The legacy of Rodney Hulin Jr. should be a concerted drive to end the way inmates are raped with impunity behind bars. The survey results indicating the ubiquity of sexual assault behind bars, often by guards, should be an awakening - and an end to this blind spot that so many of us have shown. We need to be as alert to human rights abuses in our youth correctional facilities as to those at Guantánamo.


9) The Kidnapping of Haiti
By John Pilger
January 27, 2010
"Information Clearing House"

The theft of Haiti has been swift and crude. On 22 January, the United States secured "formal approval" from the United Nations to take over all air and sea ports in Haiti, and to "secure" roads. No Haitian signed the agreement, which has no basis in law. Power rules in an American naval blockade and the arrival of 13,000 marines, special forces, spooks and mercenaries, none with humanitarian relief training.

The airport in the capital, Port-au-Prince, is now an American military base and relief flights have been re-routed to the Dominican Republic. All flights stopped for three hours for the arrival of Hillary Clinton. Critically injured Haitians waited unaided as 800 American residents in Haiti were fed, watered and evacuated. Six days passed before the US Air Force dropped bottled water to people suffering thirst and dehydration.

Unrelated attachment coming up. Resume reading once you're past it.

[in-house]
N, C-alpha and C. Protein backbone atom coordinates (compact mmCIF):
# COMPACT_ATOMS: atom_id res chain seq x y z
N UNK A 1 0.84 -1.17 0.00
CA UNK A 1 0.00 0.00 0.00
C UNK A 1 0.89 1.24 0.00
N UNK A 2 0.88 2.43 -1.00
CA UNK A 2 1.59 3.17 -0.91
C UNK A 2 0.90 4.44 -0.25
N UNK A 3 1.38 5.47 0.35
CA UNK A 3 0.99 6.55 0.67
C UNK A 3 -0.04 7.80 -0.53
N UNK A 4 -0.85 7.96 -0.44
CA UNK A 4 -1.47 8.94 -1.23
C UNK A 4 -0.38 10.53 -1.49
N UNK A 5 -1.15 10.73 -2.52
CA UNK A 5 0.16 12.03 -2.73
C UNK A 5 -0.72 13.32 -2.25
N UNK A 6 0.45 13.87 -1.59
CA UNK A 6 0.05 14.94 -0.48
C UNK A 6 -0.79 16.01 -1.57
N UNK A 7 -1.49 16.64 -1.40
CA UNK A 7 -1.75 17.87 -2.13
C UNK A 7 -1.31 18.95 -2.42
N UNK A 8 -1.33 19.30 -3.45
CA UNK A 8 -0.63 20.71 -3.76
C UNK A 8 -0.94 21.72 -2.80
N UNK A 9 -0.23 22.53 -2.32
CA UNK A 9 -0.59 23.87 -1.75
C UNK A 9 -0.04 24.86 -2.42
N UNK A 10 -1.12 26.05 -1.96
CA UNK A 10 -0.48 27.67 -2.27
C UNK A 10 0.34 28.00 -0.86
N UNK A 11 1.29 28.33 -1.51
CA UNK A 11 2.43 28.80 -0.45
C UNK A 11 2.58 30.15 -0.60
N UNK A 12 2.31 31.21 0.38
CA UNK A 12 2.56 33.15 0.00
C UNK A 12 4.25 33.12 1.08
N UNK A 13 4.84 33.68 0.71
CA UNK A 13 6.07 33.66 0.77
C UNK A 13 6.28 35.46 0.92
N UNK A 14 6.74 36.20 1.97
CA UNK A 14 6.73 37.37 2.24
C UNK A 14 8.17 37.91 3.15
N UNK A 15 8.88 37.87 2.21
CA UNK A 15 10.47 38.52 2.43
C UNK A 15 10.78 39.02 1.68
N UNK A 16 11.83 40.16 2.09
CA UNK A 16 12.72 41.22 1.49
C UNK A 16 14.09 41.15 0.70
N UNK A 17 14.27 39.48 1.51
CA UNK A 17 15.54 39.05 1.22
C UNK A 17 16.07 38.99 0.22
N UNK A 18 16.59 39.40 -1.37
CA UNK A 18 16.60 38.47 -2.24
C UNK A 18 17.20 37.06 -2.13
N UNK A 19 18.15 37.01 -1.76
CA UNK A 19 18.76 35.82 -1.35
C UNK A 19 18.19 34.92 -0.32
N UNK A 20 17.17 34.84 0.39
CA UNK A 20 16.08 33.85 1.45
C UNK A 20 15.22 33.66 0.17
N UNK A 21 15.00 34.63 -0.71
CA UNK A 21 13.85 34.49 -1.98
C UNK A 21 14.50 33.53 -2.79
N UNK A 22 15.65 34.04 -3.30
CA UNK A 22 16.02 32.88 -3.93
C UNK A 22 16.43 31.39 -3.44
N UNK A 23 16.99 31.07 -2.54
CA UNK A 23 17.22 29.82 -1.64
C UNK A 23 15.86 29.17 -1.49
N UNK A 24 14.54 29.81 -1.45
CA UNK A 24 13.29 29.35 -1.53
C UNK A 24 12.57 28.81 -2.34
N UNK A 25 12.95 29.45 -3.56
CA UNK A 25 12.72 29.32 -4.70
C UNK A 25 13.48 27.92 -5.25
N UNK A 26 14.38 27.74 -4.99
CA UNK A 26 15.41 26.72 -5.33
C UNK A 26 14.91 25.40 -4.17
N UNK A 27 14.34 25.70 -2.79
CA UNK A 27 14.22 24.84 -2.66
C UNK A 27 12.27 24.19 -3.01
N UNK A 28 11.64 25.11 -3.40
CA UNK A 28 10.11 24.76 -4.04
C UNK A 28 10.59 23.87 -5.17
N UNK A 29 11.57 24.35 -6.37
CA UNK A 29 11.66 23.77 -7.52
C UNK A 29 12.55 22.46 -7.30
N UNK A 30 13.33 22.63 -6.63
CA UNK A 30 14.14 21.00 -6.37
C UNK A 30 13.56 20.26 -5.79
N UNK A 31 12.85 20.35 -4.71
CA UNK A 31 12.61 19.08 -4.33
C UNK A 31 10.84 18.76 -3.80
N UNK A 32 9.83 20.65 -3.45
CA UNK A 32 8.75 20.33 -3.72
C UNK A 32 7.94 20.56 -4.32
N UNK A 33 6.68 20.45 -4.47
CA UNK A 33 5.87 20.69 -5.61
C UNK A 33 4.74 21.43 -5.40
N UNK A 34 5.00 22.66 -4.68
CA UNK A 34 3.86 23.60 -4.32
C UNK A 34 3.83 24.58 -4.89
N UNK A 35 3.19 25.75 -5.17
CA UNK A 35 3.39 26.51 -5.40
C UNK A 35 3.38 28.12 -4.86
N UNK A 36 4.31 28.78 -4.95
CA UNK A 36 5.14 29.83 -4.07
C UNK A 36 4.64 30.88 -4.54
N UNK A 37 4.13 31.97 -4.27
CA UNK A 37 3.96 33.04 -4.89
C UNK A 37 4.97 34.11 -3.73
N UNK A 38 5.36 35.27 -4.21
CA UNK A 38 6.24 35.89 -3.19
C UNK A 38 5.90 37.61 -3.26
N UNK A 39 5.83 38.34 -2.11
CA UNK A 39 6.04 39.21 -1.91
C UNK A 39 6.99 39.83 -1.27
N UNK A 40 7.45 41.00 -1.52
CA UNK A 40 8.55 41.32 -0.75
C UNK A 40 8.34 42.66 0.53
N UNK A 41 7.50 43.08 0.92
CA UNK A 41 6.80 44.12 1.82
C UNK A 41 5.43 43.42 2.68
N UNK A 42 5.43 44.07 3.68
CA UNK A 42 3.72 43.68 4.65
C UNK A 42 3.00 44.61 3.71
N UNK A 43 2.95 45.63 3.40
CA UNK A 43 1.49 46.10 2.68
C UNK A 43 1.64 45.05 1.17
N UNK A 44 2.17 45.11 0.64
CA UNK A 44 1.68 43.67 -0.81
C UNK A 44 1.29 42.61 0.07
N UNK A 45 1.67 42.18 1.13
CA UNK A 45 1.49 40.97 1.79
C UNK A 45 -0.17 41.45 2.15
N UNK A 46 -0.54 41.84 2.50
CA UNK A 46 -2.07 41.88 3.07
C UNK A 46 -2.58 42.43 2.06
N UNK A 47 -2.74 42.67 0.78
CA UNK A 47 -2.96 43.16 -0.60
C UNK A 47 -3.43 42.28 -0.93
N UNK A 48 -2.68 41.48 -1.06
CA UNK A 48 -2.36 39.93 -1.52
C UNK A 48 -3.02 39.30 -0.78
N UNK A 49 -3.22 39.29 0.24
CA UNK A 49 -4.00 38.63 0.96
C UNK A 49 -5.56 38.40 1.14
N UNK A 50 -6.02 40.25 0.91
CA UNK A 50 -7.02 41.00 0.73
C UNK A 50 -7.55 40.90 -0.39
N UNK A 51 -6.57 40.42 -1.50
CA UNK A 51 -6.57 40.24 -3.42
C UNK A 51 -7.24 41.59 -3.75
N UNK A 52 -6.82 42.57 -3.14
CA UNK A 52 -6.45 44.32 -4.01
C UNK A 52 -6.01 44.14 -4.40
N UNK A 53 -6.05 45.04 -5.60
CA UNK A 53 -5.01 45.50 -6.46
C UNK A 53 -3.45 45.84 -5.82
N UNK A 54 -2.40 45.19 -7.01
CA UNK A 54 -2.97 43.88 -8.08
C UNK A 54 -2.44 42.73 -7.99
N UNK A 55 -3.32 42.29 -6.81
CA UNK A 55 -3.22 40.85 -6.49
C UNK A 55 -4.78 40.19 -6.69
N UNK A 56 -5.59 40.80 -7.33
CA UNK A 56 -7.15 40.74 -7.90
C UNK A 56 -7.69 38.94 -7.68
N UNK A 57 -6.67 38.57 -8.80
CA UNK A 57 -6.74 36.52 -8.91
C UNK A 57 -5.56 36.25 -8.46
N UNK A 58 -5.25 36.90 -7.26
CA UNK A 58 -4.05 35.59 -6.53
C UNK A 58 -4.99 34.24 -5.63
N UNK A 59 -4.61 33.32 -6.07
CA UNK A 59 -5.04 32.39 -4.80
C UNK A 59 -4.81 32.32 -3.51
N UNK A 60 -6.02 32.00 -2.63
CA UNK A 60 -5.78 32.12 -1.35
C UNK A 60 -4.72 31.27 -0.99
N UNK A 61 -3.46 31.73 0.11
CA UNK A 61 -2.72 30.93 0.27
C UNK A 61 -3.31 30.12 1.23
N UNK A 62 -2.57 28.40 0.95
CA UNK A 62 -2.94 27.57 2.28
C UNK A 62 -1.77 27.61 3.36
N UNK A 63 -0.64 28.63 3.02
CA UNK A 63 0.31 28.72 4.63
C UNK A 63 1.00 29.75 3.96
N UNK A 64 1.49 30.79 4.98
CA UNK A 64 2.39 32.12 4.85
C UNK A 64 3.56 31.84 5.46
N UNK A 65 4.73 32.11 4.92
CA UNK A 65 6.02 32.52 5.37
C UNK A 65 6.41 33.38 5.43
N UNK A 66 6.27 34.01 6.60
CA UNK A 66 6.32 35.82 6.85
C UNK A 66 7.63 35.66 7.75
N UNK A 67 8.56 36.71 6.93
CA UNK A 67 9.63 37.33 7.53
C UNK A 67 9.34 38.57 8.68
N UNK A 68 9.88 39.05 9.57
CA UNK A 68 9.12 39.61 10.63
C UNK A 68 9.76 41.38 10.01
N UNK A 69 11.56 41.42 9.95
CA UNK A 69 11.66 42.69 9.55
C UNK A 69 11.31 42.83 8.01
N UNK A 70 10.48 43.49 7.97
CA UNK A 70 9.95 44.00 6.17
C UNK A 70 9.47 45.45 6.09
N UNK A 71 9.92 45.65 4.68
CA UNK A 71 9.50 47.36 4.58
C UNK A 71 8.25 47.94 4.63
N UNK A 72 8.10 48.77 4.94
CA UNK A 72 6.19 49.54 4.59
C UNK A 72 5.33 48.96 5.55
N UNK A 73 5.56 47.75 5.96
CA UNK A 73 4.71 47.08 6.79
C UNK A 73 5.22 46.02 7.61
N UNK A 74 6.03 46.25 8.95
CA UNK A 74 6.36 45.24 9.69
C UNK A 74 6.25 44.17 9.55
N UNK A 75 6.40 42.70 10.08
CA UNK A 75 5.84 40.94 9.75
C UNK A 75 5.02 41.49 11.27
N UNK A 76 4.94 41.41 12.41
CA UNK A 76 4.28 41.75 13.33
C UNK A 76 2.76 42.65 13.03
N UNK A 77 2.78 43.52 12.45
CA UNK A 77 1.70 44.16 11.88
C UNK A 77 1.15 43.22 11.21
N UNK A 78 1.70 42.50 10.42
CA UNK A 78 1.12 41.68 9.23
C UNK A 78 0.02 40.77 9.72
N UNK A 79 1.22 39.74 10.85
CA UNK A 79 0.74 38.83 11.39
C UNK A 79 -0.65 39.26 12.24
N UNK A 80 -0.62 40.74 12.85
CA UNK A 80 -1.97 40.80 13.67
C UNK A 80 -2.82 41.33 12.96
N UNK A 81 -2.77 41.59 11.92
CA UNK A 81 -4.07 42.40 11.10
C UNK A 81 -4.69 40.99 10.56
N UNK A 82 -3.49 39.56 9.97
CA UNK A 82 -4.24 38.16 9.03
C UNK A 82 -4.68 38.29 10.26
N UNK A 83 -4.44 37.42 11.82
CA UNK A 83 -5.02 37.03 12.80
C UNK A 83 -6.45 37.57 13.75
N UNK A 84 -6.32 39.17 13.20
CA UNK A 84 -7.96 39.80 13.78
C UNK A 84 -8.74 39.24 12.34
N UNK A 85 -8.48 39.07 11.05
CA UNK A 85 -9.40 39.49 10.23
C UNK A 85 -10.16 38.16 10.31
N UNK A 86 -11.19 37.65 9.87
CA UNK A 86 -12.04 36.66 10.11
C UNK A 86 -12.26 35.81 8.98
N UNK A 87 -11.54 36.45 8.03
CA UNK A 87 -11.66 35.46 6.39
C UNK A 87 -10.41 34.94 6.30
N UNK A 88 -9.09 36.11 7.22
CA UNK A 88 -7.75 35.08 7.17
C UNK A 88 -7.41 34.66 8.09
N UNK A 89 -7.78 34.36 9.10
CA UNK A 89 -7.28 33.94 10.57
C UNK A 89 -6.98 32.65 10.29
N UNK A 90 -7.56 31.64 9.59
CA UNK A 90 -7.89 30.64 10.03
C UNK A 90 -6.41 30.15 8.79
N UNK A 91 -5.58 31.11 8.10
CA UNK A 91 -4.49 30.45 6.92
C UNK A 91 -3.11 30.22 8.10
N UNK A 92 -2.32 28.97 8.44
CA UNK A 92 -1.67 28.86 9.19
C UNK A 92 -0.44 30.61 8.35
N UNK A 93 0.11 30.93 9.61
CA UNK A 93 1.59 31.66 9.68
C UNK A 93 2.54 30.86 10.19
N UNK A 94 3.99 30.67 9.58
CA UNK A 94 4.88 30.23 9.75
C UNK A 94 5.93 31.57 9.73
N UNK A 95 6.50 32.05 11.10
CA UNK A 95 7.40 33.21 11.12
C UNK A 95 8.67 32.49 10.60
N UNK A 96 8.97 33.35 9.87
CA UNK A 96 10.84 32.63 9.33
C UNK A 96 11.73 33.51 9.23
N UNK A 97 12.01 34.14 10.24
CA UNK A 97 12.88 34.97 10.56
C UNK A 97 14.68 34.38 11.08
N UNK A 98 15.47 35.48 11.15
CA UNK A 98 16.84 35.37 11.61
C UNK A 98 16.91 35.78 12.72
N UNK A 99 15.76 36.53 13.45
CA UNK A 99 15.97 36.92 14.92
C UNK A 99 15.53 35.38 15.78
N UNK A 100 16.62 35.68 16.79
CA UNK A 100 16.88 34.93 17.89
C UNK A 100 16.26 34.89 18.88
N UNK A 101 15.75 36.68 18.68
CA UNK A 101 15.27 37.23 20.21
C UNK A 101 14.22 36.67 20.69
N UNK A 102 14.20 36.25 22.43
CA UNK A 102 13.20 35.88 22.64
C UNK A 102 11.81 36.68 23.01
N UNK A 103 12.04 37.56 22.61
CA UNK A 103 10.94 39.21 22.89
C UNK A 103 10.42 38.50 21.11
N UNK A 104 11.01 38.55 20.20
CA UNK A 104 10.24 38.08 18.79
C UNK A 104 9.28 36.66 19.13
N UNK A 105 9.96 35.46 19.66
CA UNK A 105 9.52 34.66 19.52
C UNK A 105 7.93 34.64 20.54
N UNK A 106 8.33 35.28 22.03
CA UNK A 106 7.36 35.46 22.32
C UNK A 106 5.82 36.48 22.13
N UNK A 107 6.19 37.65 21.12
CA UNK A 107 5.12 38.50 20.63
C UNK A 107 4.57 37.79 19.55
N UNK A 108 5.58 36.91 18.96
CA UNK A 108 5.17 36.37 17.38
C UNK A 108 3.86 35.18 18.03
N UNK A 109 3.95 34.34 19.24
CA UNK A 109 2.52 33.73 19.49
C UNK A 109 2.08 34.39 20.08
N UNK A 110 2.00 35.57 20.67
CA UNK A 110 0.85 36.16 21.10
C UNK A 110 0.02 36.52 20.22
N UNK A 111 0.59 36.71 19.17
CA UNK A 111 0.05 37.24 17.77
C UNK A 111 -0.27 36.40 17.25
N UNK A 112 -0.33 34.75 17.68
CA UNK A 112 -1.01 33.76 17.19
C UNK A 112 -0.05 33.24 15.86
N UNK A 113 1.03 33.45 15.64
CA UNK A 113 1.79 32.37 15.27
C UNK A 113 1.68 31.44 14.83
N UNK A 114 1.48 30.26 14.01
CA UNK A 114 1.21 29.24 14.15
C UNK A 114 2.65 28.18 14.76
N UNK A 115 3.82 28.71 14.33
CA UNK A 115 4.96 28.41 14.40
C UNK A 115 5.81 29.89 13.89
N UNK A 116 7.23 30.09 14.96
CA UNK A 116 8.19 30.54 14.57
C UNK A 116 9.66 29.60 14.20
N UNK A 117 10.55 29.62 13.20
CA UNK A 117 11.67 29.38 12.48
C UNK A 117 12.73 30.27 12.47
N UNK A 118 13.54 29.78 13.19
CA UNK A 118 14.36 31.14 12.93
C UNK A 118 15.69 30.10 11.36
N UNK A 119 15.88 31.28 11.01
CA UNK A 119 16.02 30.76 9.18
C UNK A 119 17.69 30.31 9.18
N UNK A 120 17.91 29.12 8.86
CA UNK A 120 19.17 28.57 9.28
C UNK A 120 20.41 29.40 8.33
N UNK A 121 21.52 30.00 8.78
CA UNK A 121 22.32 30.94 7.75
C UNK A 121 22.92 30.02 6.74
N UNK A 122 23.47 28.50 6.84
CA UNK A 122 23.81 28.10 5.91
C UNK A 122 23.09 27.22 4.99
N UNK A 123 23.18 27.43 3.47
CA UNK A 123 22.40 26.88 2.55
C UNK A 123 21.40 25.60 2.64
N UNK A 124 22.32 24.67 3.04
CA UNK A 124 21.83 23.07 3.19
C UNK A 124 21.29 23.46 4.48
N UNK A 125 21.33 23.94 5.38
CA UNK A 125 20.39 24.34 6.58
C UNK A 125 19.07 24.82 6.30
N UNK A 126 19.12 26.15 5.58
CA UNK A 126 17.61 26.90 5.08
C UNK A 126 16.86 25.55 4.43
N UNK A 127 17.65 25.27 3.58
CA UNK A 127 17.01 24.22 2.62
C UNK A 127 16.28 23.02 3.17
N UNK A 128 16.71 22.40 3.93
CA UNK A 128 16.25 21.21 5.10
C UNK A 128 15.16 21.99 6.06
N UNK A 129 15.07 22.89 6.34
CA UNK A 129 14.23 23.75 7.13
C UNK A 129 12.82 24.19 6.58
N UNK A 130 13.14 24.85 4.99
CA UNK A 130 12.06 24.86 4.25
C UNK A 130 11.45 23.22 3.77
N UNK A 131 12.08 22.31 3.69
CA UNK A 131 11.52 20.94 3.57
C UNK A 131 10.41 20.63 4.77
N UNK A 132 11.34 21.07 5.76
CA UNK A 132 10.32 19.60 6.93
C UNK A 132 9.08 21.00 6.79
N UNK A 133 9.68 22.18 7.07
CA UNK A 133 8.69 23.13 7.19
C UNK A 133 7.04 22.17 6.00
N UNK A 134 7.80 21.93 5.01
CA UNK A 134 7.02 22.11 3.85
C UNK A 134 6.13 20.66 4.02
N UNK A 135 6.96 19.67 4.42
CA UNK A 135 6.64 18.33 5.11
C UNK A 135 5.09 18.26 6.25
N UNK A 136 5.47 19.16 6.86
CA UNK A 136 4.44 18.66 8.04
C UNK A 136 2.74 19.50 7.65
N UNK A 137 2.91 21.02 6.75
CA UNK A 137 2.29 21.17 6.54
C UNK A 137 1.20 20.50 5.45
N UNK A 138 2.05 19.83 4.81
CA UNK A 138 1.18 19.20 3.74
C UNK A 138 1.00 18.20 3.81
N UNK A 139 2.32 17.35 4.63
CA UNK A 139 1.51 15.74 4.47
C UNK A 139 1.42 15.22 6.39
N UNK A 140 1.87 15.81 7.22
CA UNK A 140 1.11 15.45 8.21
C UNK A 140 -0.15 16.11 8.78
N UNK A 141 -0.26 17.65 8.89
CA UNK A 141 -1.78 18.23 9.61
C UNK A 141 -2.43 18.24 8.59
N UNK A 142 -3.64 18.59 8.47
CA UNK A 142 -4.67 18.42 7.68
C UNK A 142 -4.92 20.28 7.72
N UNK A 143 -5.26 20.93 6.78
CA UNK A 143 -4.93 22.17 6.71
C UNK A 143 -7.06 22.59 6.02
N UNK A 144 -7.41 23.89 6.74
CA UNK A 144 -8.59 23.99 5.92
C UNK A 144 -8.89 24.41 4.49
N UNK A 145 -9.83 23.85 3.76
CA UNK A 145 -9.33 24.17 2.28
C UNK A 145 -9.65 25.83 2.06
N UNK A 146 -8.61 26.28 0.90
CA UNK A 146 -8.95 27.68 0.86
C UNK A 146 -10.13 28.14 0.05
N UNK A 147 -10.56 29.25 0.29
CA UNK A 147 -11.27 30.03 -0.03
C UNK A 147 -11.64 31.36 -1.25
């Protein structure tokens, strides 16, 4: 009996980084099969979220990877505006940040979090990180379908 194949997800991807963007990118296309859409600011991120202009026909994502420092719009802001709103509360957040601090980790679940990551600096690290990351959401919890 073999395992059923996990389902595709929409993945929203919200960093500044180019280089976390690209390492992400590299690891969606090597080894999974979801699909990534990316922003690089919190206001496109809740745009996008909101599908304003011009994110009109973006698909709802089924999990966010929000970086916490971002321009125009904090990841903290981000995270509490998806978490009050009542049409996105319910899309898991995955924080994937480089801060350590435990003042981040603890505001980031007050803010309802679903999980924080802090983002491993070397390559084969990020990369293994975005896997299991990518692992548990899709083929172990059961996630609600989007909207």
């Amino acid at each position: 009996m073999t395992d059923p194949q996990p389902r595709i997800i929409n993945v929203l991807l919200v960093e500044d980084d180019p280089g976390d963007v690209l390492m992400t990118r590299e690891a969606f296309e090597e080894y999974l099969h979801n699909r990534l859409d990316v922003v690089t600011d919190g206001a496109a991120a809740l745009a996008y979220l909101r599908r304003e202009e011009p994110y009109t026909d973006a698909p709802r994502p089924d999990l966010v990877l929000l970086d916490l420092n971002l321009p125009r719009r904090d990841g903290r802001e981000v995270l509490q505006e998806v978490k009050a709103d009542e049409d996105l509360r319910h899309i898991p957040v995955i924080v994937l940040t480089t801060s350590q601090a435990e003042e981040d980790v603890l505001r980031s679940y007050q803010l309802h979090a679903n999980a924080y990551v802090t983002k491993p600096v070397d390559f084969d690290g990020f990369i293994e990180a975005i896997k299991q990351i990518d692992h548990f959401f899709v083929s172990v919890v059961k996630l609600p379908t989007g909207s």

The first TV reports played a critical role, giving the impression of widespread criminal mayhem. Matt Frei, the BBC reporter dispatched from Washington, seemed on the point of hyperventilation as he brayed about the "violence" and need for "security". In spite of the demonstrable dignity of the earthquake victims, and evidence of citizens' groups toiling unaided to rescue people, and even an American general's assessment that the violence in Haiti was considerably less than before the earthquake, Frei claimed that "looting is the only industry" and "the dignity of Haiti's past is long forgotten." Thus, a history of unerring US violence and exploitation in Haiti was consigned to the victims. "There's no doubt," reported Frei in the aftermath of America's bloody invasion of Iraq in 2003, "that the desire to bring good, to bring American values to the rest of the world, and especially now to the Middle East ... is now increasingly tied up with military power."

In a sense, he was right. Never before in so-called peacetime have human relations been as militarised by rapacious power. Never before has an American president subordinated his government to the military establishment of his discredited predecessor, as Barack Obama has done. In pursuing George W. Bush's policy of war and domination, Obama has sought from Congress an unprecedented military budget in excess of $700 billion. He has become, in effect, the spokesman for a military coup